Leidos Holdings Inc. (LDOS US) is merging with a spinout of Lockheed Martin Corp’s (LMT US) government I.T. services division to become the largest government service contractor at a market cap estimated to be $10 billion. The deal is a complicated set of transactions in order to comply with Reverse Morris Trust requirements that would render the deal largely tax free. When the deal is completed Lockheed Martin shareholders will own 50.5% of the new Leidos entity.
On June 30th, prior to the deal announcement on July 11th, Leidos short interest was $102 million but rose 88%, to $192 million on July 8th, the Friday before the official announcement. After the announcement, short interest rose to $410 million by July 15th and is presently at $716 million, up almost 900% from LDOS’s pre-deal year to date average short interest of $72 million. The S3 Crowding Indicator, a measure of the magnitude of real time short activity relative to market cap and float, has been spiking since the deal announcement as short sellers continue to accumulate their positions. The S3 Velocity Index, a measure of real time relative change of shorting activity, started trending upwards on July 7th with all three trend lines, the 7 day, 30 day and 90 day, now sloping upwards at a steep rate.
Lockheed Martin’s short interest was $620 million on the Friday before the announcement, down 10% from the previous week, and rose 211%, to $1.9 billion by July 15th and is presently at $3.9 billion, up 438% from LMT’s pre-deal year to date average short interest of $717 million. Because of Lockheed’s large market cap the S3 Crowding Indicator has only shown minor tremors since the deal announcement but the S3 Velocity Indicator has been trending steeply upward since July 13th.
There is still an enormous amount of stock available to borrow for LMT and the stock has traded at general collateral levels, the cheapest borrow cost for the easiest to borrow stocks, throughout the deal. LDOS was also a general collateral borrow before the deal announcement but climbed to a 2% fee within a week of the announcement. Borrow cost has risen steadily since then and most of the stable availability has already been taken down. Although there is still stock available to borrow, there have been over 500,000 shares recalled in each of the last two days which is pressuring rates further. The borrow cost on existing shorts is up to an 11.5% fee while new positions are going at the 22% to 25% fee level.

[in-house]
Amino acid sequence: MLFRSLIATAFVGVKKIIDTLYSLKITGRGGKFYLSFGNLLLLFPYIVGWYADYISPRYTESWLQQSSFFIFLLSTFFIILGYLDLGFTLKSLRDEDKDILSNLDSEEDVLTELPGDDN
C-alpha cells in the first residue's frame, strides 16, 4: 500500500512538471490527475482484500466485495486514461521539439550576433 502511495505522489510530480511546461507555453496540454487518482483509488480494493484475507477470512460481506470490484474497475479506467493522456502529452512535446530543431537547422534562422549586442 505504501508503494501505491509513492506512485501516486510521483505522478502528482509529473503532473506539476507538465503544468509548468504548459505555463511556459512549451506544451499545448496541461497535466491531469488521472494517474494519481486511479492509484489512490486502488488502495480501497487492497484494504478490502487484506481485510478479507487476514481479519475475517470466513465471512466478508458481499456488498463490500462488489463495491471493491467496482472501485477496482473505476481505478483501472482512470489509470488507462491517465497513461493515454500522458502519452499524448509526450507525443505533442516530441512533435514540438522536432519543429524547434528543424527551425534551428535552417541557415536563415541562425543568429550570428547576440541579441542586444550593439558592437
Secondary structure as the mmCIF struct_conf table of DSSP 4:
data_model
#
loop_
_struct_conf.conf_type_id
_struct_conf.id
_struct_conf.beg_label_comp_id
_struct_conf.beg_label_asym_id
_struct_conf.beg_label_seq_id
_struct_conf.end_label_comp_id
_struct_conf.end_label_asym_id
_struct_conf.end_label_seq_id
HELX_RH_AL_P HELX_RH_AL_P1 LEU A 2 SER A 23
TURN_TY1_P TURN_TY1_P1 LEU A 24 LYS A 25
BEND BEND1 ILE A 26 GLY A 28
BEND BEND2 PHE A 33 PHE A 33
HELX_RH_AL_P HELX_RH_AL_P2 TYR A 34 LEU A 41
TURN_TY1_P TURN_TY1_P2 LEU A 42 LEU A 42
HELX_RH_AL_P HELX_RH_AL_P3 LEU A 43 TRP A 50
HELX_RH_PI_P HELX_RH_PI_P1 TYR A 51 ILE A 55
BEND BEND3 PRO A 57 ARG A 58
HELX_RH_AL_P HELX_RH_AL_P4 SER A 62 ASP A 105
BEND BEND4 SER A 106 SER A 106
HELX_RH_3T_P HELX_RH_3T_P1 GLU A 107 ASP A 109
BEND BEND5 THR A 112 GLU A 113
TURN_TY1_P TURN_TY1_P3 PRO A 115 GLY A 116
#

The 15 million shares of stock shorted in each of these two companies represent a large multiple of their average daily trading volume. It will take 16.1 days of average trading volume to cover LDOS’s short position and 9.6 days to cover LMT’s. Stock prices will be bid up in both names for several weeks after the deal closes.
For more information on the above analysis, please contact:
Ihor Dusaniwsky, Head of Research, S3 Partners, LLC Ihor.Dusaniwsky@S3Partners.net
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